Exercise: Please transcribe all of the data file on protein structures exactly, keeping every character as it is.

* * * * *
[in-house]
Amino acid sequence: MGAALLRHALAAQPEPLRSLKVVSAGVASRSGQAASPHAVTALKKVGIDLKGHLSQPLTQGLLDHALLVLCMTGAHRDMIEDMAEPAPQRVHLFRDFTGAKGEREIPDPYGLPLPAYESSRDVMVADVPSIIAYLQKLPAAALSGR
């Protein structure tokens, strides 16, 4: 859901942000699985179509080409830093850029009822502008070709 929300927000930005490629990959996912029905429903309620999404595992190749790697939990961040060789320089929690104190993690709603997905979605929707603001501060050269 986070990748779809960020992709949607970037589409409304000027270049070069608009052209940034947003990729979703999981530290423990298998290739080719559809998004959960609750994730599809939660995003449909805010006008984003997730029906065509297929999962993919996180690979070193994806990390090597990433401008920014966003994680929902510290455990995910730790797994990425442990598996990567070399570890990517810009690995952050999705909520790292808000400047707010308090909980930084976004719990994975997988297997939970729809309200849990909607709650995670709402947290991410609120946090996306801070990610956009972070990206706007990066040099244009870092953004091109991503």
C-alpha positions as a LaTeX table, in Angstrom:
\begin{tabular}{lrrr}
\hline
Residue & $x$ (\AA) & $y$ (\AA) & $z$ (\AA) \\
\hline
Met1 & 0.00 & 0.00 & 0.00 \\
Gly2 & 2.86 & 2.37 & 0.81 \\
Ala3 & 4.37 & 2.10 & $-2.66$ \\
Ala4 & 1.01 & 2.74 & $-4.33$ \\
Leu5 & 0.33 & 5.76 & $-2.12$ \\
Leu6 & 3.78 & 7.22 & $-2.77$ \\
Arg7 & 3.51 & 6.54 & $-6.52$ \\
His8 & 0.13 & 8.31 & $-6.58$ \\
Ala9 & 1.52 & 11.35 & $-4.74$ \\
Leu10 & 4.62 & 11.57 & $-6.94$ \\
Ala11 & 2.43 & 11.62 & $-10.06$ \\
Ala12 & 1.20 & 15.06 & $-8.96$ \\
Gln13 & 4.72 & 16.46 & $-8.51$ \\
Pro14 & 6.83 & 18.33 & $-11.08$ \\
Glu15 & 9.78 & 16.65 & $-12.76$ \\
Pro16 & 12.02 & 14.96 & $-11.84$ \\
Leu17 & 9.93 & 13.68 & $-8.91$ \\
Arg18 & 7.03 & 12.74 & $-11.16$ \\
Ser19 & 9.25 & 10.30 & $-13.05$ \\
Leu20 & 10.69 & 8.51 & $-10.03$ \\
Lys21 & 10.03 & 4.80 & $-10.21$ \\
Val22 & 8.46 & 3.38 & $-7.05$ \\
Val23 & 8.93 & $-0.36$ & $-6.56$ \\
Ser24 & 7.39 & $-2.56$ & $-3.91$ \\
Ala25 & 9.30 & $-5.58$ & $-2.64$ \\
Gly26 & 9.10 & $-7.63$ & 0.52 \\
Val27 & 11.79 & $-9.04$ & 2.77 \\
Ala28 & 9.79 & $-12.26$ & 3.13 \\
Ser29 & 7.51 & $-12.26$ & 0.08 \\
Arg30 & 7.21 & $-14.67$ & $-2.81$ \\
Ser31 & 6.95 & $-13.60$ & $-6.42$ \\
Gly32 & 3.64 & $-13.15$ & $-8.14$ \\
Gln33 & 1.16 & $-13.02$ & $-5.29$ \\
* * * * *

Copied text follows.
[in-house]
Amino acid sequence: MGAALLRHALAAQPEPLRSLKVVSAGVASRSGQAASPHAVTALKKVGIDLKGHLSQPLTQGLLDHALLVLCMTGAHRDMIEDMAEPAPQRVHLFRDFTGAKGEREIPDPYGLPLPAYESSRDVMVADVPSIIAYLQKLPAAALSGR
């Protein structure tokens, strides 16, 4: 859901942000699985179509080409830093850029009822502008070709 929300927000930005490629990959996912029905429903309620999404595992190749790697939990961040060789320089929690104190993690709603997905979605929707603001501060050269 986070990748779809960020992709949607970037589409409304000027270049070069608009052209940034947003990729979703999981530290423990298998290739080719559809998004959960609750994730599809939660995003449909805010006008984003997730029906065509297929999962993919996180690979070193994806990390090597990433401008920014966003994680929902510290455990995910730790797994990425442990598996990567070399570890990517810009690995952050999705909520790292808000400047707010308090909980930084976004719990994975997988297997939970729809309200849990909607709650995670709402947290991410609120946090996306801070990610956009972070990206706007990066040099244009870092953004091109991503």
C-alpha positions as a LaTeX table, in Angstrom:
\begin{tabular}{lrrr}
\hline
Residue & $x$ (\AA) & $y$ (\AA) & $z$ (\AA) \\
\hline
Met1 & 0.00 & 0.00 & 0.00 \\
Gly2 & 2.86 & 2.37 & 0.81 \\
Ala3 & 4.37 & 2.10 & $-2.66$ \\
Ala4 & 1.01 & 2.74 & $-4.33$ \\
Leu5 & 0.33 & 5.76 & $-2.12$ \\
Leu6 & 3.78 & 7.22 & $-2.77$ \\
Arg7 & 3.51 & 6.54 & $-6.52$ \\
His8 & 0.13 & 8.31 & $-6.58$ \\
Ala9 & 1.52 & 11.35 & $-4.74$ \\
Leu10 & 4.62 & 11.57 & $-6.94$ \\
Ala11 & 2.43 & 11.62 & $-10.06$ \\
Ala12 & 1.20 & 15.06 & $-8.96$ \\
Gln13 & 4.72 & 16.46 & $-8.51$ \\
Pro14 & 6.83 & 18.33 & $-11.08$ \\
Glu15 & 9.78 & 16.65 & $-12.76$ \\
Pro16 & 12.02 & 14.96 & $-11.84$ \\
Leu17 & 9.93 & 13.68 & $-8.91$ \\
Arg18 & 7.03 & 12.74 & $-11.16$ \\
Ser19 & 9.25 & 10.30 & $-13.05$ \\
Leu20 & 10.69 & 8.51 & $-10.03$ \\
Lys21 & 10.03 & 4.80 & $-10.21$ \\
Val22 & 8.46 & 3.38 & $-7.05$ \\
Val23 & 8.93 & $-0.36$ & $-6.56$ \\
Ser24 & 7.39 & $-2.56$ & $-3.91$ \\
Ala25 & 9.30 & $-5.58$ & $-2.64$ \\
Gly26 & 9.10 & $-7.63$ & 0.52 \\
Val27 & 11.79 & $-9.04$ & 2.77 \\
Ala28 & 9.79 & $-12.26$ & 3.13 \\
Ser29 & 7.51 & $-12.26$ & 0.08 \\
Arg30 & 7.21 & $-14.67$ & $-2.81$ \\
Ser31 & 6.95 & $-13.60$ & $-6.42$ \\
Gly32 & 3.64 & $-13.15$ & $-8.14$ \\
Gln33 & 1.16 & $-13.02$ & $-5.29$ \\